Medication Saved My Life

I grew up in a very religious household. Most things were viewed as sins, or rebellion of some kind and growing up I often found people in the church wanting those with mental illness to get off of their medication. It was viewed as weakness, as if they somehow could simply choose to be “normal”. They believed it made you someone else and that you couldn’t truly find redemption if your mind was clouded by a substance that alters it. After all, didn’t they think God could save them? Clearly using medication meant that they relied more on man made medicine than the holy power of God. I never understood, but I didn’t question it. Even when my cousin moved in with us and my parents required her to get off of her antidepressants, I didn’t understand it. But I didn’t question it either.

I was never a happy kid. Over the years I’ve pleaded with doctors and church leaders and my parents to hear me when I said “Something is wrong with me”, but I never got much in the way of help.
Maybe you should try meditating. 

God will deliver you.

You’re just a teenager, this is normal. 

But it wasn’t normal. My mood swings were so drastic and so fast that sometimes I wouldn’t even know what triggered it. The depression was all consuming, and I often found myself wanting to cease to exist. But I was afraid of death, and that made me feel even weaker.

Happiness is a choice. 

But it wasn’t a choice for me. I couldn’t just choose to be happy no matter how hard I tried. It just didn’t work like that for me.

As I got older the symptoms got worse. I had my hormones tested several times, but nothing ever came back abnormal. So I lived with it. I lived with the constant turmoil inside my head, because I was raised to believe that medication was scary and therefore it wasn’t an option. After I left my ex-husband, the symptoms subsided some. Leaving an emotionally abusive relationship will lift some anxiety. But it wasn’t long before I realized that it was still there, and I desperately started seeking permanent relief. I read self-help books, I learned about my ego and embarked on a journey of self improvement and it helped. But it didn’t help enough. I fought with my boyfriend over the smallest things, I still yelled at my daughter for trivial annoyances, I couldn’t control my mood. I was still destroying everything around me.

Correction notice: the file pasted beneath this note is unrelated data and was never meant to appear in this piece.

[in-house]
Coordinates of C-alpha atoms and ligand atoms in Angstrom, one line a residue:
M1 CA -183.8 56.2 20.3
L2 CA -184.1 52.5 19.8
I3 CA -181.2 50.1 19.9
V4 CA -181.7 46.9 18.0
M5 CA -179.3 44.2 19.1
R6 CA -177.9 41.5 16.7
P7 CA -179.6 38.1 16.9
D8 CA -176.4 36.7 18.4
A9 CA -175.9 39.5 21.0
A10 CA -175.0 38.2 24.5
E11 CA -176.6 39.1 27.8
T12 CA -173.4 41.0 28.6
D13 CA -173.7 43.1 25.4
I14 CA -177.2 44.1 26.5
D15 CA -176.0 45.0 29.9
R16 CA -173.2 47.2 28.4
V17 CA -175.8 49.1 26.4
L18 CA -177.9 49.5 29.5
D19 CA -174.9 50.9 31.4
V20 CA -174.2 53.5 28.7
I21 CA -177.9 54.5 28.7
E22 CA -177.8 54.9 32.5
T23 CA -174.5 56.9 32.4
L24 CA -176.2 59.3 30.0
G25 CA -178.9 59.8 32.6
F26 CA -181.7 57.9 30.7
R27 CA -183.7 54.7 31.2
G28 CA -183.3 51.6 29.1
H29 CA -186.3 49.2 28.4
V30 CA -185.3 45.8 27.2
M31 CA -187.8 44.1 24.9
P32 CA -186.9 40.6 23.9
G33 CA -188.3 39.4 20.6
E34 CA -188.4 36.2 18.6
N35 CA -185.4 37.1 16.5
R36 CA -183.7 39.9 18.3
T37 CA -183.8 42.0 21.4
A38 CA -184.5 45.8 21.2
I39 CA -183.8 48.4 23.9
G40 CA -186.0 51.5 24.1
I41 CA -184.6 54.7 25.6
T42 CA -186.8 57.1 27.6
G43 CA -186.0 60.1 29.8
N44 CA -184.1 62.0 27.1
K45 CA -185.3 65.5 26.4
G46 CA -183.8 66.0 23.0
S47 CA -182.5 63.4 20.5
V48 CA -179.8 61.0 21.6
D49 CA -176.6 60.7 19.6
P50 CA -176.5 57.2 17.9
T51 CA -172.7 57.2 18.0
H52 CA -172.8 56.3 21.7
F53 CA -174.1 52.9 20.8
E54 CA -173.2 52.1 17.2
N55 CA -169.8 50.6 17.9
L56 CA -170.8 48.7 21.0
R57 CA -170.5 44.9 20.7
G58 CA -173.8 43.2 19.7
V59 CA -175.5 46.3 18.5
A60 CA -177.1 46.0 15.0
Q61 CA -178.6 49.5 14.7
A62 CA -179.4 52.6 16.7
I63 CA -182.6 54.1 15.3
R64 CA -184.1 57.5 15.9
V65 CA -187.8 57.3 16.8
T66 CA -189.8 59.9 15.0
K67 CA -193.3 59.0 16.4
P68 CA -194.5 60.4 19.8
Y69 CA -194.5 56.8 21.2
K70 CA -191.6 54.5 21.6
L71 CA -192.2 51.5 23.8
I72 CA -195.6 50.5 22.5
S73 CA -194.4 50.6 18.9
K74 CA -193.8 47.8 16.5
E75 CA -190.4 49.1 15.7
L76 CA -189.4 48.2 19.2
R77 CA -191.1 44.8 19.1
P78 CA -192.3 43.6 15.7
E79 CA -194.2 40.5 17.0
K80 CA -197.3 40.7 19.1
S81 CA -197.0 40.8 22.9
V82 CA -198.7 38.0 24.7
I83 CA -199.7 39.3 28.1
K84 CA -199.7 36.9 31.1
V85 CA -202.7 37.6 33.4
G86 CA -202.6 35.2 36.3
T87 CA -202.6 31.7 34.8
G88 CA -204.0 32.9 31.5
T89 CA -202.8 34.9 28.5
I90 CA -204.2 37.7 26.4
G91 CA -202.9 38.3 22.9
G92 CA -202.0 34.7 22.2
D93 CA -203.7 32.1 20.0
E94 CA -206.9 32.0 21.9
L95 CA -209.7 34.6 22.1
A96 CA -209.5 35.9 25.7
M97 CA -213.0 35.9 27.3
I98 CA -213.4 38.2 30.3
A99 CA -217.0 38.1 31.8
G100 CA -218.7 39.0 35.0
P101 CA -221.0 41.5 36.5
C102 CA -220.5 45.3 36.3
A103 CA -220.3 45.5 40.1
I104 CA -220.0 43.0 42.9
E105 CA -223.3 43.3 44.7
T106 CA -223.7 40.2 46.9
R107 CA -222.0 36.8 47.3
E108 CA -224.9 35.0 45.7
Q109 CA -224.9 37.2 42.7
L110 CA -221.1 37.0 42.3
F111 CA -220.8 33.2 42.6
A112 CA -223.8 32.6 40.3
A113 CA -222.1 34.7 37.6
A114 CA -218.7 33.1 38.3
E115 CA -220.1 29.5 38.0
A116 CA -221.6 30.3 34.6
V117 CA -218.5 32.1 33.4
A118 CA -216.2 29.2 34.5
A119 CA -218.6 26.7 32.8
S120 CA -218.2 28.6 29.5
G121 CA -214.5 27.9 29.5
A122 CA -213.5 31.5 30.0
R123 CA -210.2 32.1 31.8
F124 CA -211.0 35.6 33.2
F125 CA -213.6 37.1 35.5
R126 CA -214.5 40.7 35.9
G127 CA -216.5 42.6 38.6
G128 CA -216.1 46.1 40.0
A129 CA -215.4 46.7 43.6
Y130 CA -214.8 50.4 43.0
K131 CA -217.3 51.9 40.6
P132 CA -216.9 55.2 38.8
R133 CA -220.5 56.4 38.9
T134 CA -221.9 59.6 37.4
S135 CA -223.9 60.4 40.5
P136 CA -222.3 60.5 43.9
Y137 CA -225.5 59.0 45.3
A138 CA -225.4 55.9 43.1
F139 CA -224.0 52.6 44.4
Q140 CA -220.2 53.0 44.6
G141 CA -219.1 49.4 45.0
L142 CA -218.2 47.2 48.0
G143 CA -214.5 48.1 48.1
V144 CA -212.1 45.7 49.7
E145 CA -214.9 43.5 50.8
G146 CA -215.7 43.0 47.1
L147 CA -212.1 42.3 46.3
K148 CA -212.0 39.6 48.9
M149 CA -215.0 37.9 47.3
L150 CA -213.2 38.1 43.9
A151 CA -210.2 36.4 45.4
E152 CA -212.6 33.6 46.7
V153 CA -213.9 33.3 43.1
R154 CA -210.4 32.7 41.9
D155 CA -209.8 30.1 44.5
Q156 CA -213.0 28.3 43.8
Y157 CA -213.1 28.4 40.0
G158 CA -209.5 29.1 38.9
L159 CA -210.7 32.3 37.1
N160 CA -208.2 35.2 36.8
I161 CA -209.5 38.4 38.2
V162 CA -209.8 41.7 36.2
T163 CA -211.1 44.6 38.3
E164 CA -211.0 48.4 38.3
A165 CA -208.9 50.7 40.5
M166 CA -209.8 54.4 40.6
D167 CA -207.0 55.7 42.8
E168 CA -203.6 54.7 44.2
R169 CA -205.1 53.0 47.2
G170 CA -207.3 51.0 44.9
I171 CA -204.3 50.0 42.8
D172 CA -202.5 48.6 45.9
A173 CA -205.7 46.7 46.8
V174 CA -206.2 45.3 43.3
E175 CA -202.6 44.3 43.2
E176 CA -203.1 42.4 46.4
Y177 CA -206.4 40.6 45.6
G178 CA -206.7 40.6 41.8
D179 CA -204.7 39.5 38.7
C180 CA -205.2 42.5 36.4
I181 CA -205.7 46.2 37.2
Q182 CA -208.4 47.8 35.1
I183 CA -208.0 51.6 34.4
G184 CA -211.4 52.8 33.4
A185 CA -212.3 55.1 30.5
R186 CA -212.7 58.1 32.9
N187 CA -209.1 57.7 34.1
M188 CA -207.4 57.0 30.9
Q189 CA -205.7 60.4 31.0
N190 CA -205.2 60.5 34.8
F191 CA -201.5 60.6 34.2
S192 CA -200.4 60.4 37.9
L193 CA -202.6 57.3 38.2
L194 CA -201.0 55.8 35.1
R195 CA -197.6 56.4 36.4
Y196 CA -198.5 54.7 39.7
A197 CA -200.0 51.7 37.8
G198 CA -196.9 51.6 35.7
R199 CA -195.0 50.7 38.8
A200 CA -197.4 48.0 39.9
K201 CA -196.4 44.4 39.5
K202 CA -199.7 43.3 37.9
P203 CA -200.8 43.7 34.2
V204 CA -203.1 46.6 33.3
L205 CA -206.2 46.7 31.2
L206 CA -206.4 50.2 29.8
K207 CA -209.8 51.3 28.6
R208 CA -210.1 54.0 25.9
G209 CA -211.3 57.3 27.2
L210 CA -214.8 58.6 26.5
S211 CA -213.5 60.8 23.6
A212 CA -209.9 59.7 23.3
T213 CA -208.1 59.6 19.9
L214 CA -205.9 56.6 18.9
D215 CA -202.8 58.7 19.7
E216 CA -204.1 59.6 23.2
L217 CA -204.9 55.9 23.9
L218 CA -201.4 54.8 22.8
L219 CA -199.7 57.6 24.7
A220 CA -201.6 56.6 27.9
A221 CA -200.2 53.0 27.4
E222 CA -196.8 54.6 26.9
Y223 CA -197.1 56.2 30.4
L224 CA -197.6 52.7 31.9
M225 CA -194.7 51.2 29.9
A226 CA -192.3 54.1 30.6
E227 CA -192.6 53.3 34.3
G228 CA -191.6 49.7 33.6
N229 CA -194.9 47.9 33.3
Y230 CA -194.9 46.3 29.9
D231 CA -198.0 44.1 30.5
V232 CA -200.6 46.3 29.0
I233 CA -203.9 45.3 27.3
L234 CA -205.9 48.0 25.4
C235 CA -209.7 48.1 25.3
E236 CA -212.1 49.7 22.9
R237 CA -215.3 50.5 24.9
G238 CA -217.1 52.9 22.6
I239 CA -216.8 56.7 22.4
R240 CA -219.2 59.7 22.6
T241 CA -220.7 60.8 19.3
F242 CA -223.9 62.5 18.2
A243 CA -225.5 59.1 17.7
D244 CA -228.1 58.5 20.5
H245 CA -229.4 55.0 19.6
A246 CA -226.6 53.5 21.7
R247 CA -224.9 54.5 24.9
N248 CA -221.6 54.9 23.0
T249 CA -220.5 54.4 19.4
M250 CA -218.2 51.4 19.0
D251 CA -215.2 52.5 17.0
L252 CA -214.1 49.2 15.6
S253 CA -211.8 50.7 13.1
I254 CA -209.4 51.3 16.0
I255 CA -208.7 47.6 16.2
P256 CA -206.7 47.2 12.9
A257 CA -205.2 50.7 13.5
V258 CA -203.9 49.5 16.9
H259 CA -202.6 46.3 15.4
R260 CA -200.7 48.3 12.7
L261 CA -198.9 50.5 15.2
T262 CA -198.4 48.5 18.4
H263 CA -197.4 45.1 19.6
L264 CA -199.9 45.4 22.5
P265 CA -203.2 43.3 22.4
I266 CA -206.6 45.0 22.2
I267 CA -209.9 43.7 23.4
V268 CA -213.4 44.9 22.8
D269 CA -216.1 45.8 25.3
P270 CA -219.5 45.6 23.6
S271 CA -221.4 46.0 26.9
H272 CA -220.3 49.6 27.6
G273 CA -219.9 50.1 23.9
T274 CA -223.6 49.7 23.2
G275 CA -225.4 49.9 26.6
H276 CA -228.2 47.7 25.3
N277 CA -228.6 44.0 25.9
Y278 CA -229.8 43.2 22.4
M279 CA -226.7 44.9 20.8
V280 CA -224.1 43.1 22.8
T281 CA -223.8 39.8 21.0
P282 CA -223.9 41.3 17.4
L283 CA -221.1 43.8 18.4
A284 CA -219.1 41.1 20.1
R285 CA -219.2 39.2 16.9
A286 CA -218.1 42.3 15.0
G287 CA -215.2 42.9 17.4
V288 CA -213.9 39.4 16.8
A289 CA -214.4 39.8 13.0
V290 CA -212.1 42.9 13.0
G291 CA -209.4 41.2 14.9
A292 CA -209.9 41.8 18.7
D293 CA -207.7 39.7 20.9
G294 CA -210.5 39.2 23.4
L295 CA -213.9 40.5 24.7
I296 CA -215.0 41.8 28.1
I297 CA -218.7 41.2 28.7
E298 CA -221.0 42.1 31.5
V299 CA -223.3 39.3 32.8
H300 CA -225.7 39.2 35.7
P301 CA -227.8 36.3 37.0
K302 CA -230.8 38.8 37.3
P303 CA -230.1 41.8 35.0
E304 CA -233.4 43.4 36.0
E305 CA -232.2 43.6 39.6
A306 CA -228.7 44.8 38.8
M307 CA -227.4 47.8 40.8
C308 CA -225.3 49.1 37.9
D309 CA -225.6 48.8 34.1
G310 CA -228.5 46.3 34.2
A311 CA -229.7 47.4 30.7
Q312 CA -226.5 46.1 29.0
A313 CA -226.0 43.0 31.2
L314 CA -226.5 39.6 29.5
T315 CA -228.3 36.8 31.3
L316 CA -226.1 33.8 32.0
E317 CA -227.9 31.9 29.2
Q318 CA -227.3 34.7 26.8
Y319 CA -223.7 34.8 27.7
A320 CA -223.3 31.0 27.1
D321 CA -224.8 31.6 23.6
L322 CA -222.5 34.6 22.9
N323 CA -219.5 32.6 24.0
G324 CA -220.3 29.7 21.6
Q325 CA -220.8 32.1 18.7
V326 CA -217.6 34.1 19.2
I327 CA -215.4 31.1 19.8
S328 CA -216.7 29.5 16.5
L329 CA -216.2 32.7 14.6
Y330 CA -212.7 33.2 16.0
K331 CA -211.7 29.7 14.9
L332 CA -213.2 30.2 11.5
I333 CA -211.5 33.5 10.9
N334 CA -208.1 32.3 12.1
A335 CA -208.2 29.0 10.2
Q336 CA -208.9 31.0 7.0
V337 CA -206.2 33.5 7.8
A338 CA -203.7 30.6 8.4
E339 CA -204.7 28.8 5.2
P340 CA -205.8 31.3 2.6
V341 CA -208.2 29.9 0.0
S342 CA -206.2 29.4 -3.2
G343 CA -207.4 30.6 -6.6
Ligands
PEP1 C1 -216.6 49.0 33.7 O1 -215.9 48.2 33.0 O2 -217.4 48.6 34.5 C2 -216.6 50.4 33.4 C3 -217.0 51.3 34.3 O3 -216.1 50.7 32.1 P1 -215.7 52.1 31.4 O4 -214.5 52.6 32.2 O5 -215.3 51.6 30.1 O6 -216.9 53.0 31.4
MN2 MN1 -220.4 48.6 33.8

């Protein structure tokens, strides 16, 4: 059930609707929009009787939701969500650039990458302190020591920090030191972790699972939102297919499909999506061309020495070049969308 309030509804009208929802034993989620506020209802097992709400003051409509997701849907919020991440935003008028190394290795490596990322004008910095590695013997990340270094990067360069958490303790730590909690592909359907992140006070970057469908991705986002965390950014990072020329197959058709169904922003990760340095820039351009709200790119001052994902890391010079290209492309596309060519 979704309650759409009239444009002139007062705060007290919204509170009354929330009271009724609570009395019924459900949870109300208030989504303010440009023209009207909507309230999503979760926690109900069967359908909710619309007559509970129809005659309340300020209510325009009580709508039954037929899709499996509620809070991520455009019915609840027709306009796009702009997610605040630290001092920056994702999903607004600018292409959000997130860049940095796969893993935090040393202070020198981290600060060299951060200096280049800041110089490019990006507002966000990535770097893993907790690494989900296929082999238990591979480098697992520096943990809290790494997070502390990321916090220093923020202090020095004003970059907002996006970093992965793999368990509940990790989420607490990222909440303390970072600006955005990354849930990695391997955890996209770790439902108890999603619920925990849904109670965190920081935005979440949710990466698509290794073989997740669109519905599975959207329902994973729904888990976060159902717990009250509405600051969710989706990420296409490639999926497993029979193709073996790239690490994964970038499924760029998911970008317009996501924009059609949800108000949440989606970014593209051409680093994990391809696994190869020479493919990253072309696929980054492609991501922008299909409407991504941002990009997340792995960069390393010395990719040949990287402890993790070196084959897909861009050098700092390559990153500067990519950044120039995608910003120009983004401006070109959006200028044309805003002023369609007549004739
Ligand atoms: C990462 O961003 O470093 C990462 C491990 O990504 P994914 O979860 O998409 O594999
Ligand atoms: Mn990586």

When I realized that I had a mental illness, I immediately decided I didn’t want live like this anymore. I sought professional help, this time from a doctor who finally heard me and I was put on a mood stabilizer and an antidepressant, and suddenly for the first time in my life I didn’t feel crazy. I woke up in the morning, and it didn’t feel like a brick was laying on my chest. I looked forward to going to work, I found the motivation to actually live. For the first time in my life my mind didn’t feel like a destructive force threatening to devour everything that I loved. For the first time in my life I was happy.

At first, I was bitter. If someone had listened to me when I was teenager, would I have gone to college? Would I have still gotten married? And if I did, would I have been able to save my marriage? It dawned on me that my illness was the root of so many of my problems. I felt guilty and I had to learn how to forgive not only myself but all of the people in my life who ignored my cries for help. All this time and I could have lived a normal life if someone had just heard me. But then I realized that someone did—and he pushed me to get help. It wasn’t a pretty process, but he stood by me as I tried different medication and when things didn’t get better right away, he stayed by my side despite how difficult it was. Instead of feeling shame and bitterness, I felt lucky. I decided that the things I went through were necessary. I’m an incredibly resilient human being because of them. And if I had never gone through them, I would never have found someone who loved me enough to want better for me. I guess in some ways he saved my life as much as the medication did. I couldn’t do it on my own, but I didn’t have to. And that meant I was blessed.

My journey looks different today than it did when I began, but choosing medication doesn’t make me weak. It makes me strong. It requires a lot of courage to admit that you have a problem, and I’m proud of myself. Just when you think the tree has died, it sprouts new life. Do not be afraid of new beginnings. You may just find yourself exactly where you need to be.

“Courage is the resistance to fear, mastery of fear—not the absence of it.” –Mark Twain


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